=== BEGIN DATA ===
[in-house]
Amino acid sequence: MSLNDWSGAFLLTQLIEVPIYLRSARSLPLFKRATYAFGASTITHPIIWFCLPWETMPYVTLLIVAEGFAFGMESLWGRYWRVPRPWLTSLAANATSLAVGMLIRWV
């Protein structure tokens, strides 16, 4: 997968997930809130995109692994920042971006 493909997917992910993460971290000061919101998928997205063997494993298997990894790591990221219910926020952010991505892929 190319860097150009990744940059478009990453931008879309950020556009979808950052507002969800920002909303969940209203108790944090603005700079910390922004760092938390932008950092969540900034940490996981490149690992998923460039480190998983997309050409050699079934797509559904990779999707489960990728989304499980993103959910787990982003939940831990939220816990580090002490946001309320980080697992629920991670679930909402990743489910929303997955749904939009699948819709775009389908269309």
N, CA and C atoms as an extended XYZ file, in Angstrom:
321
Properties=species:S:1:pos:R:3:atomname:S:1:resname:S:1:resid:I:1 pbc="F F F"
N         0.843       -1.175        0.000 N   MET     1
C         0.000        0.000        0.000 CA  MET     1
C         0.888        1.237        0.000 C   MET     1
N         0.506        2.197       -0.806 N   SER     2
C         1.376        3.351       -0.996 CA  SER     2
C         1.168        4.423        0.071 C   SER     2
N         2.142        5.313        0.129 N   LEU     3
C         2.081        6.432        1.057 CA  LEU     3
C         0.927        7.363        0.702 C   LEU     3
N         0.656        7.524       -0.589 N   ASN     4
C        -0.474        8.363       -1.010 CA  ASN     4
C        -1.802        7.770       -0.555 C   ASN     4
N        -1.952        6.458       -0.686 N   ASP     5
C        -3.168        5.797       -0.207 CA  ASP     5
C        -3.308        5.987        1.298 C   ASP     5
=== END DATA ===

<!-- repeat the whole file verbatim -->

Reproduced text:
[in-house]
Amino acid sequence: MSLNDWSGAFLLTQLIEVPIYLRSARSLPLFKRATYAFGASTITHPIIWFCLPWETMPYVTLLIVAEGFAFGMESLWGRYWRVPRPWLTSLAANATSLAVGMLIRWV
């Protein structure tokens, strides 16, 4: 997968997930809130995109692994920042971006 493909997917992910993460971290000061919101998928997205063997494993298997990894790591990221219910926020952010991505892929 190319860097150009990744940059478009990453931008879309950020556009979808950052507002969800920002909303969940209203108790944090603005700079910390922004760092938390932008950092969540900034940490996981490149690992998923460039480190998983997309050409050699079934797509559904990779999707489960990728989304499980993103959910787990982003939940831990939220816990580090002490946001309320980080697992629920991670679930909402990743489910929303997955749904939009699948819709775009389908269309």
N, CA and C atoms as an extended XYZ file, in Angstrom:
321
Properties=species:S:1:pos:R:3:atomname:S:1:resname:S:1:resid:I:1 pbc="F F F"
N         0.843       -1.175        0.000 N   MET     1
C         0.000        0.000        0.000 CA  MET     1
C         0.888        1.237        0.000 C   MET     1
N         0.506        2.197       -0.806 N   SER     2
C         1.376        3.351       -0.996 CA  SER     2
C         1.168        4.423        0.071 C   SER     2
N         2.142        5.313        0.129 N   LEU     3
C         2.081        6.432        1.057 CA  LEU     3
C         0.927        7.363        0.702 C   LEU     3
N         0.656        7.524       -0.589 N   ASN     4
C        -0.474        8.363       -1.010 CA  ASN     4
C        -1.802        7.770       -0.555 C   ASN     4
N        -1.952        6.458       -0.686 N   ASP     5
C        -3.168        5.797       -0.207 CA  ASP     5
C        -3.308        5.987        1.298 C   ASP     5